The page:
Hario V60: #2 filter, bleached. Difference in holes in the bottom: Hario has better opening, larger single, vs “beehive” (brand?) with two smaller holes. Numbering in filters is about size. Differences in taste between bleached, unbleached, and metal, mostly a preference thing, altho unbleached tends to taste like paper. Discussion of rinsing or not. At temperature, also heats up the equipment. 1 to 16 ratio (1 gram coffee, 16 grams water) generally, with this at 1 to 18. (.63 oz) Also weighs the water. 25 g coffee, 450 g water. (.9 oz, 15.9 oz) Bloom = degassing

He’s got one of Angela’s friends actually doing the pourover.

Thinking maybe he should rearrange the setup so that more people can gather around, either that or closer to the seating.

2nd pourover taste, made by Panda, underextracted coffee, but preferred. 50g less water.

“If you like what comes out, that’s what matters”

Another taste with 500g water: more muted flavor. (Of course I’m still nursing the cold cup from earlier!)

Discussion of heating the water, backing off from 212/boiling

Discussion of washing/warming the french press. “Full immersion” vs “pour over”

Review french press techniques, if you leave it in after brewing, last cup & first cup will be very different.

Caffeine difference between different methods.

[headed home]

Slow Cooker Beans & Sausage

I’m making this for the neighborhood association potluck tonight, and had decided to bring along a copy of the recipe in case anybody wanted it. And, what the hey, might as well post to the blog, right?

The key modification is that it’s made in the slow cooker instead of on the stovetop. Otherwise, it’s just ditching veggies that I don’t like (texture, mostly) and minor adjustments to the spices. (I don’t usually have garlic powder, for example, so I’ve subbed in garlic salt & reduced the kosher salt.)

Red Beans & Sausage

Modified from Red Beans and Rice with Sausage (via Derrick)

  • 1 pound dried red kidney beans (about 2¼ cups)
  • 4 garlic cloves, minced
  • 4 bay leaves
  • 1 teaspoon fresh thyme
  • 1 teaspoon dried oregano
  • ¼ - ½ teaspoon Tabasco sauce
  • ¾ teaspoon garlic salt
  • ½ teaspoon ground allspice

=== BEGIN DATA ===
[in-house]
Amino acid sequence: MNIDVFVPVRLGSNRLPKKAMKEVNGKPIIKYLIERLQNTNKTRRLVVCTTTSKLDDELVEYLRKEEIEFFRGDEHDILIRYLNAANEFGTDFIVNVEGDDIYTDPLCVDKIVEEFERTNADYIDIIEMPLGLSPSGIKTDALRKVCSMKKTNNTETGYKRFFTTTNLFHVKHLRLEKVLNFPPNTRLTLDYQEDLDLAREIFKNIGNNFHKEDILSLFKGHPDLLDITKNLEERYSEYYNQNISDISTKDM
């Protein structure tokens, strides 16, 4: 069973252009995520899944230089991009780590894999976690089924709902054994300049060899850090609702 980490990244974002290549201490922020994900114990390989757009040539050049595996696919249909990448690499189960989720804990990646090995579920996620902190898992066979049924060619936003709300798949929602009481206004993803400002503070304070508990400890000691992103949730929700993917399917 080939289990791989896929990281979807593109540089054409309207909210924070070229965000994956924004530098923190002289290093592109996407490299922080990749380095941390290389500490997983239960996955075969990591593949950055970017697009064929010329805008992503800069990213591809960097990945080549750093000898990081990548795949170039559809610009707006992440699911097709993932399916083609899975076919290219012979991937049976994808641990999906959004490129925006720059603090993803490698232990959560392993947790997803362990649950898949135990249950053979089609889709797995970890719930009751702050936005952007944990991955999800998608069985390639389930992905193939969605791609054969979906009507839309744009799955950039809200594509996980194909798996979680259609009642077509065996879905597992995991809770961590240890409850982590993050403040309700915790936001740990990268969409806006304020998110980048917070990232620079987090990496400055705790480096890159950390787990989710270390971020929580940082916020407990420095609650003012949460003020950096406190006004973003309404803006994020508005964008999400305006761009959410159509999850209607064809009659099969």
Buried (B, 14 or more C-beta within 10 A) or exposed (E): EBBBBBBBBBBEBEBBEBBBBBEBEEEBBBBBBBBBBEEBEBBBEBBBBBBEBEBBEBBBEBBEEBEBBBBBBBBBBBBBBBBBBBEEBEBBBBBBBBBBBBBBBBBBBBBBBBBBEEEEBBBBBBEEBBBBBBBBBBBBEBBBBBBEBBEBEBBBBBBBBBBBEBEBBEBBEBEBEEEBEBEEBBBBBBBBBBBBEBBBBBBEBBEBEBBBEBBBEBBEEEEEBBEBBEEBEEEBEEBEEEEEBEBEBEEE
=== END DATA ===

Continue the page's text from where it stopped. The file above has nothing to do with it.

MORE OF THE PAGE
• ½ teaspoon ground cloves
  • ½ teaspoon freshly ground black pepper, or to taste
  • 1 generous teaspoon Kosher salt, or to taste
  • sometimes I remember to include about ½ tsp of onion powder, forgot this morning!
  • 5-6 links sausage (approx 1.2-1.5 lbs)
  • 6 cups water

The night before:

Pour the beans into a 6-quart slow cooker pot and add enough water to cover the beans about 3 inches.

In the morning:

  1. Drain & rinse the beans, then pour them back into the slow cooker.
  2. Add seasonings.
  3. Cut sausages lengthwise, then cut each half into bite-size chunks. Add to the slow cooker.
  4. Pour over the water.
  5. Cook on low at least 8 hours.

Before serving:

Scoop out about 1 cup beans. (Fish out any sausage that tries to come along.) Mash or puree the beans into a paste. Add the bean paste back into the slow cooker and stir, while leaving cooker on warm or low.

This is tasty with bread, cornbread and/or rice – the original recipe calls for 6 cups cooked long-grain rice, but I don’t always get around to that part. Makes good leftovers.

semisweet oatmeal cookies

From the 1963 edition of the Good Housekeeping cookbook. This is the edition that mom had as long as I can remember, although we never made this recipe that I remember. Mom gave me a copy for Christmas several years ago, and in addition to the classic recipes of my childhood, I’ve found a few others that I like, including this….

good housekeeping cookbook (1963)
  • 3/4 cup flour
  • 1/2 tsp baking soda
  • 1/2 tsp salt
  • 1/2 cup (1 stick) soft butter
  • 6 tbsp white sugar
  • 6 tbsp brown sugar
  • 1/2 tsp vanilla extract
  • 1/4 tsp water
  • 1 egg
  • 1 cup oats
  • 1 cup semisweet chocolate chips
  1. Preheat oven to 375F.
  2. Mix flour, salt, baking powder in a small bowl – sometimes I don’t bother to mix ahead of time, instead I just dump in later.
  3. Cream butter & sugars.
  4. Stir in vanilla, water, & egg.
  5. Add flour mixture & mix well.
  6. Stir in oats.
  7. Stir in chocolate chips.
  8. Spoon onto baking sheet; I use slightly larger eating spoonfuls, and line the pan with a silpat. (recipe calls for greased cookie sheet. Parchment paper would probably work too.)
  9. Bake 10 to 12 minutes.

Makes just shy of 4 dozen cookies.

(Posted for Kelsey from Oly Reads.)

My Favorite Comfort Food

A light and pointless (?) blog post from a prompt, while I muse on posting some other stuff….

It’s odd, the first thing I think of is something I haven’t eaten in many months, but it is THE comfort food for me: macaroni & cheese.